QBQ stands for the question behind the question. This little book is about the questions we ask ourselves in our head and about getting to the question behind the question and taking personal accountability. It’s about changing our inner dialog and asking questions that serve us instead of asking questions that lead us to victimhood and disempower us.

Asking better questions starts by indentifying IQs – Incorrect Questions. These are questions that make us feel powerless.

Examples that you might hear currently:

  • Why didn’t we see this pandemic coming?
  • Why weren’t we more prepared?
  • When is the government going to get its act together?
  • Why do I have to practice social distancing?
  • Why doesn’t everyone practice social distancing like I do?
  • Why did they shut down my business?
  • Who is going to pay our bills while we are shut down?
  • When are they going to allow my business to open back up?
  • When will this end?

Now I am certainly not trying to minimize what is going on. A lot of people are being impacted negatively, and not just those who get the virus. We are not all-powerful. Sometimes there are negative things that happen in life that we cannot control. It is a sad but true reality. But there are two things that we can always control and those are our perspective and our actions

The key to gaining back control is to ask better questions. Notice the questions above are disempowering. The implication is that it is someone else’s problem to fix or that if we just wait long enough maybe it will fix itself and go away. Starting a question with why, when or who immediately shifts the responsibility to someone or something else. It lets us off the hook.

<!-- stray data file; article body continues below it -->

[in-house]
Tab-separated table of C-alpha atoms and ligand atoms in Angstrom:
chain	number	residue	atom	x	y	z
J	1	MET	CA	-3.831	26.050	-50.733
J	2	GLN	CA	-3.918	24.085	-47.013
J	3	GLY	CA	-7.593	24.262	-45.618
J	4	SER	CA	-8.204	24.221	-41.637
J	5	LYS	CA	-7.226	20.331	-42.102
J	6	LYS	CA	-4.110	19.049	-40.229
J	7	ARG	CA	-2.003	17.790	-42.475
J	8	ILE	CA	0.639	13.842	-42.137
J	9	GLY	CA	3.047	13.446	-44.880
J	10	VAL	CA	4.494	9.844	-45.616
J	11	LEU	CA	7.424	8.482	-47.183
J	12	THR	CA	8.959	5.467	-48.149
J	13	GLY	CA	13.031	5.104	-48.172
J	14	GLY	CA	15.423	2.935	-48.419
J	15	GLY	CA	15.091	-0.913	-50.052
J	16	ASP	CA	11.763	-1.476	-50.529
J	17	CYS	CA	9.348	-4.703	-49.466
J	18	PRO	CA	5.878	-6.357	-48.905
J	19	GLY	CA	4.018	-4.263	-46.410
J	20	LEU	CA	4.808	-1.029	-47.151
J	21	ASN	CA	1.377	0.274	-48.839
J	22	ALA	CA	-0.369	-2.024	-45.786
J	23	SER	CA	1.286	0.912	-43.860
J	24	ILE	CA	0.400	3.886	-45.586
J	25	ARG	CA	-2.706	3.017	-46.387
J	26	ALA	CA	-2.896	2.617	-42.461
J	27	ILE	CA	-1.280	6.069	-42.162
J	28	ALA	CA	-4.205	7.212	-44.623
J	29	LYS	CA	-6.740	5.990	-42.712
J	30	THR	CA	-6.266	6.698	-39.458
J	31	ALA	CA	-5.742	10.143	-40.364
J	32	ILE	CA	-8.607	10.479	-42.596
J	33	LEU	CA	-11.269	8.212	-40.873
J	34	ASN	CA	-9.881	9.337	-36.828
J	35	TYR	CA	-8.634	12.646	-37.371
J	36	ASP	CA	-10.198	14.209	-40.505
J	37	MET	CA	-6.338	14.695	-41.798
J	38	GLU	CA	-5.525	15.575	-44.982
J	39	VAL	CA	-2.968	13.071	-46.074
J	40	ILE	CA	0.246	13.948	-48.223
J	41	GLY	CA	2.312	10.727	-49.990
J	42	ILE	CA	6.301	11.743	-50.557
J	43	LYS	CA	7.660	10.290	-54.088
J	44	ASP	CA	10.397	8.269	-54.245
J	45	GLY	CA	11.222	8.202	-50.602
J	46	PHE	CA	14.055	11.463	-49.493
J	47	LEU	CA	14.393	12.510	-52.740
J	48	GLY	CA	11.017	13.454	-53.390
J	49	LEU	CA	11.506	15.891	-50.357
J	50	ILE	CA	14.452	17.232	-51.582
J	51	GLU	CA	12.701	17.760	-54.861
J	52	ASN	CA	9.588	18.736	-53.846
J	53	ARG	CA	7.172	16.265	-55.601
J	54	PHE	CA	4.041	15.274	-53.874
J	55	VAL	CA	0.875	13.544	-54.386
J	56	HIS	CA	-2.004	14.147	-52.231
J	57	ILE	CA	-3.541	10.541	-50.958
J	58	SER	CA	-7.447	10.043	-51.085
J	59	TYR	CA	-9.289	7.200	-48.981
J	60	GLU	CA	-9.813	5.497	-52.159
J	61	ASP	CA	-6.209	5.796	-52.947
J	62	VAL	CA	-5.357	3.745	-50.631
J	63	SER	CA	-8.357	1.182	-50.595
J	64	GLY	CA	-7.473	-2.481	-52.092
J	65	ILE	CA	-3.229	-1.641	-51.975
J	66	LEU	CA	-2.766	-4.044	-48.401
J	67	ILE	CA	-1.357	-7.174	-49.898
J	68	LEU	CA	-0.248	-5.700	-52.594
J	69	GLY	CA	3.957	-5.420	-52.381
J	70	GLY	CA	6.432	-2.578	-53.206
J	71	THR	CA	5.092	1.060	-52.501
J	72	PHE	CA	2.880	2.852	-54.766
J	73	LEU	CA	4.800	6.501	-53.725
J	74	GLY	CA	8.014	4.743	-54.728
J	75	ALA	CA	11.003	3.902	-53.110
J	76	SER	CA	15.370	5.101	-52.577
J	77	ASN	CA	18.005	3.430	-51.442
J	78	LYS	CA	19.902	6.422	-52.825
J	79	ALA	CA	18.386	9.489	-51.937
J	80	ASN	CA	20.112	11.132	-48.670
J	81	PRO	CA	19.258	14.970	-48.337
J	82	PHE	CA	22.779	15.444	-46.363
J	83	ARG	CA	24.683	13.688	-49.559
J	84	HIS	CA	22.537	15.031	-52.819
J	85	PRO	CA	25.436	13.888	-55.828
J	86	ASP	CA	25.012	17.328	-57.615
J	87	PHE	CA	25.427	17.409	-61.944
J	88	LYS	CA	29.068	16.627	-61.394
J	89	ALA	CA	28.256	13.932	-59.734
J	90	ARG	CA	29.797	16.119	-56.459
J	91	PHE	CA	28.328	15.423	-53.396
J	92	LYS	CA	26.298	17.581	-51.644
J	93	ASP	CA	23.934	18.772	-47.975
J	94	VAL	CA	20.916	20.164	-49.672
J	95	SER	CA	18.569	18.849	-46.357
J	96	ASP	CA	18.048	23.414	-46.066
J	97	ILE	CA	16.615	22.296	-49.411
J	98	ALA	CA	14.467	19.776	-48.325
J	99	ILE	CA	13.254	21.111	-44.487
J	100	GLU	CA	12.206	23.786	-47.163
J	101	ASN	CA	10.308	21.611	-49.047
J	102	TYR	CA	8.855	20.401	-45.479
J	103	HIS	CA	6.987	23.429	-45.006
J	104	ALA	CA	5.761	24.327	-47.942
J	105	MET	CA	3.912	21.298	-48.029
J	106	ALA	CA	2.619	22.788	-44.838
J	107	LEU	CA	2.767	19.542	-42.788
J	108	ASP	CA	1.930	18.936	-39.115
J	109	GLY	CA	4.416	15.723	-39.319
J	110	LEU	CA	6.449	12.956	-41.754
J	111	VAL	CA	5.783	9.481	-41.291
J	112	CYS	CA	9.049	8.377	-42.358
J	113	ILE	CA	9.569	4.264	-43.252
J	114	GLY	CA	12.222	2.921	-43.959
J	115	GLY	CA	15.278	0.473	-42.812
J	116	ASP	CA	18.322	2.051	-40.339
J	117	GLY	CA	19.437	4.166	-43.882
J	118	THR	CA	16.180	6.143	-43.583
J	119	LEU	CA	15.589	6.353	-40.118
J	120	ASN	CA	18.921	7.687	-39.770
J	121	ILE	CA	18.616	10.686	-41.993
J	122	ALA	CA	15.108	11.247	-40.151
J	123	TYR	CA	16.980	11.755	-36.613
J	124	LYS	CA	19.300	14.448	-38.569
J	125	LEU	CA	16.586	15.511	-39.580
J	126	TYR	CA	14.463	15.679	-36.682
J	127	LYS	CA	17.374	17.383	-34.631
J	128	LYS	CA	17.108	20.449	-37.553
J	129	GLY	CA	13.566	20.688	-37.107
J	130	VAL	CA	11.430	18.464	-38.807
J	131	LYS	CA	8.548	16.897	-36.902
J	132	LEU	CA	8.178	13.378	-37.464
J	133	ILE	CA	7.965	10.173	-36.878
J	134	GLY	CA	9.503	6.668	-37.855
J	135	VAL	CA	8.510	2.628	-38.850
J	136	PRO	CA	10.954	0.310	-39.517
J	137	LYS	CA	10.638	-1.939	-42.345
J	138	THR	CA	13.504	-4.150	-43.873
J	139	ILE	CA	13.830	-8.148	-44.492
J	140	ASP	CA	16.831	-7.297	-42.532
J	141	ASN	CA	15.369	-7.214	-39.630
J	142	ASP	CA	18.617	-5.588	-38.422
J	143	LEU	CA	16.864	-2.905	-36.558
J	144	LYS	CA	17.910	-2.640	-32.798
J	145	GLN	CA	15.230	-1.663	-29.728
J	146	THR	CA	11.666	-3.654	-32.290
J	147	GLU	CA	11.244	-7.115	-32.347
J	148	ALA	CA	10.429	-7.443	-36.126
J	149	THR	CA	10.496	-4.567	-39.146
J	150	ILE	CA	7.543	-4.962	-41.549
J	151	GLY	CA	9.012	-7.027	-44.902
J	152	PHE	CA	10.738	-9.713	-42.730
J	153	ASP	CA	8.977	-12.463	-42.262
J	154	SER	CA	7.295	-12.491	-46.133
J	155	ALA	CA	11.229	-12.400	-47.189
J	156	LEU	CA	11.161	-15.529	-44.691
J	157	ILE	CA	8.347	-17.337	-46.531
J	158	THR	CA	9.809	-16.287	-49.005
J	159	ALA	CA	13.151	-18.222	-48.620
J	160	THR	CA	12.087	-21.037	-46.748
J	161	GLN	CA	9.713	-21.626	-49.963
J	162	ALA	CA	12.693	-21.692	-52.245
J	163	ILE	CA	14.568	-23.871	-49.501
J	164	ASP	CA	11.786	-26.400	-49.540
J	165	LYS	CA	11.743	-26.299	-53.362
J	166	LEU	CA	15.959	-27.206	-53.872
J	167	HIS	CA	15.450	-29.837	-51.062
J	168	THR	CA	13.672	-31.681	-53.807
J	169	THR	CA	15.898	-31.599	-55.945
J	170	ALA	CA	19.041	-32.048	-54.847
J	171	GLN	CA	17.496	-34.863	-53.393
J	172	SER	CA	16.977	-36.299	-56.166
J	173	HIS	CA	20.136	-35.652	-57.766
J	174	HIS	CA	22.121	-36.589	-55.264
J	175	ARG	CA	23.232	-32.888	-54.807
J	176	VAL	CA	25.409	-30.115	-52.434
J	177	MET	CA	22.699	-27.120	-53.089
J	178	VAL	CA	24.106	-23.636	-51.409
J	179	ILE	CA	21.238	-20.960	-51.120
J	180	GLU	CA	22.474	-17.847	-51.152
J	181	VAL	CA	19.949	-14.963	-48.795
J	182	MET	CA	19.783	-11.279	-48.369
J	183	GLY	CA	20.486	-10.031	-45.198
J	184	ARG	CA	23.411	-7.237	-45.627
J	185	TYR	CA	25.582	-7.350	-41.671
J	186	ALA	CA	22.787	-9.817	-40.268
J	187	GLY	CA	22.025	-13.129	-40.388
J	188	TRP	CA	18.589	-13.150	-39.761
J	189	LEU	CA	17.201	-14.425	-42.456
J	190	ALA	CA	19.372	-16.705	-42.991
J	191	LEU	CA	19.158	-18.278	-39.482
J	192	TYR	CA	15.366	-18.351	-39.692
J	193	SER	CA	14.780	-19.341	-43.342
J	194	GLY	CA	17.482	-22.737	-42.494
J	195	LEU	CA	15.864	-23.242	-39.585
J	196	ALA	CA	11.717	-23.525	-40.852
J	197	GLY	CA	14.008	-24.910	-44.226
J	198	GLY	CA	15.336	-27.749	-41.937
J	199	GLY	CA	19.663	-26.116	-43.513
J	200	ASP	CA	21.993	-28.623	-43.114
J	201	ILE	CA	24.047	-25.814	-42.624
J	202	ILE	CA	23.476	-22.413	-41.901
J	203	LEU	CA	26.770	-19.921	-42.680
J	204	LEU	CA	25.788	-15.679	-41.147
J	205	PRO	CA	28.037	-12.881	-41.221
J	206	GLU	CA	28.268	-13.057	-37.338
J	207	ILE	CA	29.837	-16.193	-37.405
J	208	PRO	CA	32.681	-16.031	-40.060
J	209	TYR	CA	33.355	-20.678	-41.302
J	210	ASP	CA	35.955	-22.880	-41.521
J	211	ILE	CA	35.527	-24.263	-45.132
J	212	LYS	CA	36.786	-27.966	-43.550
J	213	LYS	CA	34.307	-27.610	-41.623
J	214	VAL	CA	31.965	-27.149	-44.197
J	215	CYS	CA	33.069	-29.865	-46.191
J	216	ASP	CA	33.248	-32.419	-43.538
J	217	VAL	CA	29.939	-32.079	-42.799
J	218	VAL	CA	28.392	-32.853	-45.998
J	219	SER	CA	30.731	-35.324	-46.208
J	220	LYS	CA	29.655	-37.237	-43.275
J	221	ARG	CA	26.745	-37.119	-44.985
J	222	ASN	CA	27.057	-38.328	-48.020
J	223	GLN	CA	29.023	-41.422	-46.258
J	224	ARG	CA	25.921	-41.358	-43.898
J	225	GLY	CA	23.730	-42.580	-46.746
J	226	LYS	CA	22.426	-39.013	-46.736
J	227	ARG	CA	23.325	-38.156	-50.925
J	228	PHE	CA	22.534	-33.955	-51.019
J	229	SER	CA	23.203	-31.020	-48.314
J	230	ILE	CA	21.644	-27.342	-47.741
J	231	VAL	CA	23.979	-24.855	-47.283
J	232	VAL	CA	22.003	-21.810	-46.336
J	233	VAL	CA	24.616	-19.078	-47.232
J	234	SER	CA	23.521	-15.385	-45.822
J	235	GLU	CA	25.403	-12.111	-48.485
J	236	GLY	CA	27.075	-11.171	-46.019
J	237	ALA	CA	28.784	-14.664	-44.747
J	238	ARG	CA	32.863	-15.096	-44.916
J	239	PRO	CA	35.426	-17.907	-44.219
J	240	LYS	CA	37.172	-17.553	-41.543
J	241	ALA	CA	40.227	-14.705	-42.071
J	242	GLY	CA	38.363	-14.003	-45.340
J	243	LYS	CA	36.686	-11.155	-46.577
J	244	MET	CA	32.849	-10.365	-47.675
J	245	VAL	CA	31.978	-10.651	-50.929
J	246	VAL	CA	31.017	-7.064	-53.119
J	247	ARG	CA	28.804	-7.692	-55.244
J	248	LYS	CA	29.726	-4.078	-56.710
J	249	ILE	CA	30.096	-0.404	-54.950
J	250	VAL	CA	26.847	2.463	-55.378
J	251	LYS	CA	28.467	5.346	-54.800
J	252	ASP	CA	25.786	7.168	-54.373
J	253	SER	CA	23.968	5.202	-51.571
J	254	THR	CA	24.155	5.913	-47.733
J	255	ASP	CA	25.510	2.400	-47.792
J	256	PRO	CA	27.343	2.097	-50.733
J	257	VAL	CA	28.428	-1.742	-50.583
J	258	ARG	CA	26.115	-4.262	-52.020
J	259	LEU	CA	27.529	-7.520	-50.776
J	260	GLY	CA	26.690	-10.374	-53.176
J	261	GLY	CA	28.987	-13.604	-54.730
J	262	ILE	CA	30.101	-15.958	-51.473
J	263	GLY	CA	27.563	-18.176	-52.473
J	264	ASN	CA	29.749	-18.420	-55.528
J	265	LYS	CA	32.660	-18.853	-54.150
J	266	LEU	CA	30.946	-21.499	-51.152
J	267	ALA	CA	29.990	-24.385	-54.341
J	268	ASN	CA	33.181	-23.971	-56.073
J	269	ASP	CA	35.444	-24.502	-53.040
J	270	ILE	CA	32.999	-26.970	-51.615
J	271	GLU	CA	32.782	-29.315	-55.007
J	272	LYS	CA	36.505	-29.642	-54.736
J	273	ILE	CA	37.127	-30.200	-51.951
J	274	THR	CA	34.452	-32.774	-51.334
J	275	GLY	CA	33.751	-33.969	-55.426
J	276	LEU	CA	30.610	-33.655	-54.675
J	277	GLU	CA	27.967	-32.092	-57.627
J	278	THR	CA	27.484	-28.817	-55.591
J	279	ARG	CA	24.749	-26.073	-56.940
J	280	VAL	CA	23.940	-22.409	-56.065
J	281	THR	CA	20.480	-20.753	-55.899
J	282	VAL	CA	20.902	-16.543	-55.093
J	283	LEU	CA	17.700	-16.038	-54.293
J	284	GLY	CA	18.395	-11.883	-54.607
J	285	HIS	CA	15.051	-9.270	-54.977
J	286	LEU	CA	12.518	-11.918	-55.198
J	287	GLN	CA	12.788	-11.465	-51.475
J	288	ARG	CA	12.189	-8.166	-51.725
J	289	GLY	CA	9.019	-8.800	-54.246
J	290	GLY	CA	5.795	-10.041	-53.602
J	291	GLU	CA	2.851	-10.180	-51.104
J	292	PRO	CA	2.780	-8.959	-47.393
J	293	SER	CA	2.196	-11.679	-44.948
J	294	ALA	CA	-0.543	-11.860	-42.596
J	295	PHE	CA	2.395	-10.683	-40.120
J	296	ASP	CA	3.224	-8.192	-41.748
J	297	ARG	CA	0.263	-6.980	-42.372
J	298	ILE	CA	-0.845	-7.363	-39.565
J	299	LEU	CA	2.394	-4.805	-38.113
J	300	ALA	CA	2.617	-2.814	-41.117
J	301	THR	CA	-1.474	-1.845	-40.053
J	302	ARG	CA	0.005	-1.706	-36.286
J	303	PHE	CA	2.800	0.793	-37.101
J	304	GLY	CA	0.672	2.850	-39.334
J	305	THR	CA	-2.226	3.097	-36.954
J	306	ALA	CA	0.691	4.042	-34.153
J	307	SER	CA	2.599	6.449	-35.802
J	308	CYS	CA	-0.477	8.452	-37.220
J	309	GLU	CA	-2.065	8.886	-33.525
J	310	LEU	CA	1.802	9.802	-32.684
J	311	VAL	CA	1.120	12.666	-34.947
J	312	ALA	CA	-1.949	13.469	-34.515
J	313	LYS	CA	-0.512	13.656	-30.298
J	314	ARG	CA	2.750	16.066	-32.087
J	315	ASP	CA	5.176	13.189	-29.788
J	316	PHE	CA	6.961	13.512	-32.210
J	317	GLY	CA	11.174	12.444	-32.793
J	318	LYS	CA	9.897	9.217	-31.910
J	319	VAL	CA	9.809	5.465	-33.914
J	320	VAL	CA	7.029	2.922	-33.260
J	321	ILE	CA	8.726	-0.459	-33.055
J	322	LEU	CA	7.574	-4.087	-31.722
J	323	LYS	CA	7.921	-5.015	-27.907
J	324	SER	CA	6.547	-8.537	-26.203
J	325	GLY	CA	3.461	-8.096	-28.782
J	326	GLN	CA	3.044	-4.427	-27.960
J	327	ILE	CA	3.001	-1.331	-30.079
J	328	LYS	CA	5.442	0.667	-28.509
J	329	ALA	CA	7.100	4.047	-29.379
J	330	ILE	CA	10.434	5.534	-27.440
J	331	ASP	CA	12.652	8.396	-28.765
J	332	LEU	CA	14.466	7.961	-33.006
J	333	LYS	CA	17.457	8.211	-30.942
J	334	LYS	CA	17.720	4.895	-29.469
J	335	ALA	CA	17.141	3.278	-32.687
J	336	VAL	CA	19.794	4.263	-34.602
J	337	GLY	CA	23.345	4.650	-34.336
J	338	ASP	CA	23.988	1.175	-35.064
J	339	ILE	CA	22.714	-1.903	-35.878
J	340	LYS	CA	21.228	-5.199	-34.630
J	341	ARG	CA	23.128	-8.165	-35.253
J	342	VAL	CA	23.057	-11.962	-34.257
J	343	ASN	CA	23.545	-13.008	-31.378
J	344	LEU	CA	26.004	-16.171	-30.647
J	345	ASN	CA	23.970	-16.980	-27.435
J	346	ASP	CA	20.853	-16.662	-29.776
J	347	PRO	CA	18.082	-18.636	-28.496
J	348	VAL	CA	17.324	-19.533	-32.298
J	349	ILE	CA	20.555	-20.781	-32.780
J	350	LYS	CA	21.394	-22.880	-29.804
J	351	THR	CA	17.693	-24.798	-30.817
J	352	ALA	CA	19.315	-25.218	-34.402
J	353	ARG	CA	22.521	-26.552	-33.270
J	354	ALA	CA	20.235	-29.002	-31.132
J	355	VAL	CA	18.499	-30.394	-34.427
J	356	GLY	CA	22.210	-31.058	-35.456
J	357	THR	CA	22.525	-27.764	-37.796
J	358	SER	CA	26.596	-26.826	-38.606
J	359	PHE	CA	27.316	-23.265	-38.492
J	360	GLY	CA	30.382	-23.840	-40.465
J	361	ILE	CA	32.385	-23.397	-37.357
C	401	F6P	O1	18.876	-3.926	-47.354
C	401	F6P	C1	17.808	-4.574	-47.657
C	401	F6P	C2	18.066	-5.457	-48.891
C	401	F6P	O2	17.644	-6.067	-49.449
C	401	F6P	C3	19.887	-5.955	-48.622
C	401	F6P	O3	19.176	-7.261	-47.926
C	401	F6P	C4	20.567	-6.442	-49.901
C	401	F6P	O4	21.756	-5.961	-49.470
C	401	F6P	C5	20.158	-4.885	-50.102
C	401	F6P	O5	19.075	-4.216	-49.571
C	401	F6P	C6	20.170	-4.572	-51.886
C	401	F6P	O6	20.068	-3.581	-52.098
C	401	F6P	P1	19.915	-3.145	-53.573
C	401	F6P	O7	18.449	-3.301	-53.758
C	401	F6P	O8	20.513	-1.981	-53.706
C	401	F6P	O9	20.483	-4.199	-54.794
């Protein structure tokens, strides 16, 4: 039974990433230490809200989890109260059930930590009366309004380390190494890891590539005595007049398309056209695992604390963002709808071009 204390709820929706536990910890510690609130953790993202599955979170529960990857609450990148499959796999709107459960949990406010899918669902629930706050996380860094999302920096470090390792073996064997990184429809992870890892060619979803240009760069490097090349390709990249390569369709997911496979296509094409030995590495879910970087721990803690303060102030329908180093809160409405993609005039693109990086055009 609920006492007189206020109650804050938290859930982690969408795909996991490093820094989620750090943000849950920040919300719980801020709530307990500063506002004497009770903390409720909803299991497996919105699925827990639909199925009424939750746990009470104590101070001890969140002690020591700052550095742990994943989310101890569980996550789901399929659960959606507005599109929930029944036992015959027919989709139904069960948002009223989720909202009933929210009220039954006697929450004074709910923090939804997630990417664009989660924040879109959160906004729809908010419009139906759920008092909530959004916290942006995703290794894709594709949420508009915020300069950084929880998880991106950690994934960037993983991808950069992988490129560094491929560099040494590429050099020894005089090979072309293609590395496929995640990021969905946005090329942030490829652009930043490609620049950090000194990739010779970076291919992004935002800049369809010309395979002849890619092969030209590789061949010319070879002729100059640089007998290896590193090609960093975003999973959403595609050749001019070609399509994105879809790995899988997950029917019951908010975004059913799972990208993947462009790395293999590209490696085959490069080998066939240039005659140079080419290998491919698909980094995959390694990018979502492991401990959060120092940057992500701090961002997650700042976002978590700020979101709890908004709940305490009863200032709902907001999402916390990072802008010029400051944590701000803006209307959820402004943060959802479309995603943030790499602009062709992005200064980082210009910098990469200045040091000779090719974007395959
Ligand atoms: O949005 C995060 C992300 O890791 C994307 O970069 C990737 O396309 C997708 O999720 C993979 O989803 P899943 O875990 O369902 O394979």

Here the keys to better Questions:

  1. Start with How or What instead of Why, When or Who
  2. Use the word I not we, or they
  3. Add some action

The real question behind the questions up above is what can I personally do about it? Some better QBQ Questions are:

  • How can I help my business adapt to this new environment?
  • What can I do today to help others?
  • How can I make sure I am better prepared if this happens again?
  • How can I lead by example, when it comes to social distancing?
  • How can I remain connected to my loved ones in these times?
  • What can I do to take advantage of the free time that I have now?
  • What can I do to bring in some extra income right now?
  • How can I protect myself and my family from getting the virus?

Simply asking these questions is not going to make all our problems go away, but they should lead you towards some actionable items that you can do right now in order to better your situation. Given these trying times we can’t simply solve the problem alone, but we can individually do the best we can to better our situation. Don’t we each owe it to ourselves to do the best that we can?

“God grant me the serenity to accept the people I can’t change, the courage to change the one I can, and the wisdom to know that one person is me”

QBQ page 81